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    $\begingroup$ You should post this as an answer :) $\endgroup$ – Cody Aldaz Apr 29 at 22:52
  • $\begingroup$ I strongly agree with your answer. Hence simply comment below. $\endgroup$ – Yingzhou Li Apr 29 at 22:59
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    $\begingroup$ @YingzhouLi , we need to have an average of 2.5 answers per question to meet the suggested criteria here for getting the site approved: area51.stackexchange.com/proposals/122958/materials-modeling. Also, comments are temporary and often get deleted permanently to increase signal-to-noise ratio, so I suggest you write this as an answer! Seems you could have had 3 upvotes by now! $\endgroup$ – Nike Dattani Apr 30 at 0:06
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    $\begingroup$ You should add this as an answer. It is relevant $\endgroup$ – Thomas May 1 at 1:19
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There are many reasons why we have so many different density functional theory programs, and it would be nigh on impossible to give a full answer encompassing all of them. A brief, select few:

  • Scientific reasons, because you need something that can handle some very specific physics or chemistry accurately and efficiently. At a simple level it might be that a particular basis set is most appropriate for the task you want, but there are many other considerations. You might want to treat solvation as an integral part of the problem (e.g. JDFTx), or not use the Born-Oppenheimer approximation etc.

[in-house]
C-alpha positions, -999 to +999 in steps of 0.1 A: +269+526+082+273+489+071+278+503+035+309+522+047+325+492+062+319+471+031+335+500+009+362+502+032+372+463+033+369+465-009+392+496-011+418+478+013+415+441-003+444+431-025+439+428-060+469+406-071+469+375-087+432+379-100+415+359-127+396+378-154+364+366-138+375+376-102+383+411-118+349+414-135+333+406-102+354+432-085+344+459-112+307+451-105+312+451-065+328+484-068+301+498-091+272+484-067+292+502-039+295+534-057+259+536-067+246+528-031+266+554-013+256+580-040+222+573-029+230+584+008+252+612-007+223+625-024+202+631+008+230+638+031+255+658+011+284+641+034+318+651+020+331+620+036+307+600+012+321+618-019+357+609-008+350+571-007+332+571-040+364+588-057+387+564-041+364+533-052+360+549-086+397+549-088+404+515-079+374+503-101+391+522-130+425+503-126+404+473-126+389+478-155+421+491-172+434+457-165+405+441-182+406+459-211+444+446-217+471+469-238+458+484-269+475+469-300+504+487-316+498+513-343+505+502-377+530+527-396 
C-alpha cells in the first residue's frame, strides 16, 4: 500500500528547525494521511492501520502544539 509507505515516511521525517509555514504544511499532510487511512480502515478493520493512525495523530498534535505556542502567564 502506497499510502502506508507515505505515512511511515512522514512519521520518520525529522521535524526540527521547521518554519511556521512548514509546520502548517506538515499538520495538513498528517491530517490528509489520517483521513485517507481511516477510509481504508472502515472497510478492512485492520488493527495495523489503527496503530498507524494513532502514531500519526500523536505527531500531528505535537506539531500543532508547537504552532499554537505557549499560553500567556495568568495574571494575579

• Technical reasons, for example you really need methods which are efficient on some very particular hardware (e.g. with extreme parallelism, or accelerators, or very long vector machines), or are written in a particular language in order to integrate with some other software or workflow.

  • Philosophical design reasons. Perhaps you want a single program which can do all the kinds of calculations you want, or perhaps you prefer a suite of smaller, more specialised programs. Maybe you want something you can rapidly prototype new methods in and don't care about performance or features.

  • Personal reasons. Perhaps you want some software to your name to enhance your career, or perhaps you fell out with the authors of the "usual" choice (or vice versa). Perhaps your intended use of the software isn't compatible with the licence of the usual programs, e.g. because you're doing research which is commercial or classified.

  • Inertia. Now that we have all of these different programs, what is the incentive for developer communities to merge and settle on one particular software and approach?

  • Pedagogical reasons, for example someone wants to really understand how the theory and algorithms work. Many of my own PhD students write their own density functional theory program for this reason, though these are not used for real applications.

  • It isn't very hard! Writing a very basic, full-potential, all-electron density functional theory program is relatively straightforward. It will not be fast or scalable, nor will it compute very much -- probably just the ground state energy, density and Kohn-Sham states -- but it will work.

Finally, I'd like to note that having several implementations, even when they make the same major design choices (e.g. basis set; wavefunction or Green's function approaches), gives some competition, and this can be healthy. The Science paper referenced in the question demonstrates the benefit of this: the good agreement between the programs has not always been there, indeed it is partly due to the work behind this paper that the programs do agree so well; when we found an outlier in our tests, we worked hard to understand why and fix any issues. Reproducibility is a serious issue in research, and the ability to apply two (or more) completely independent implementations of the theory to a scientific problem is extremely valuable.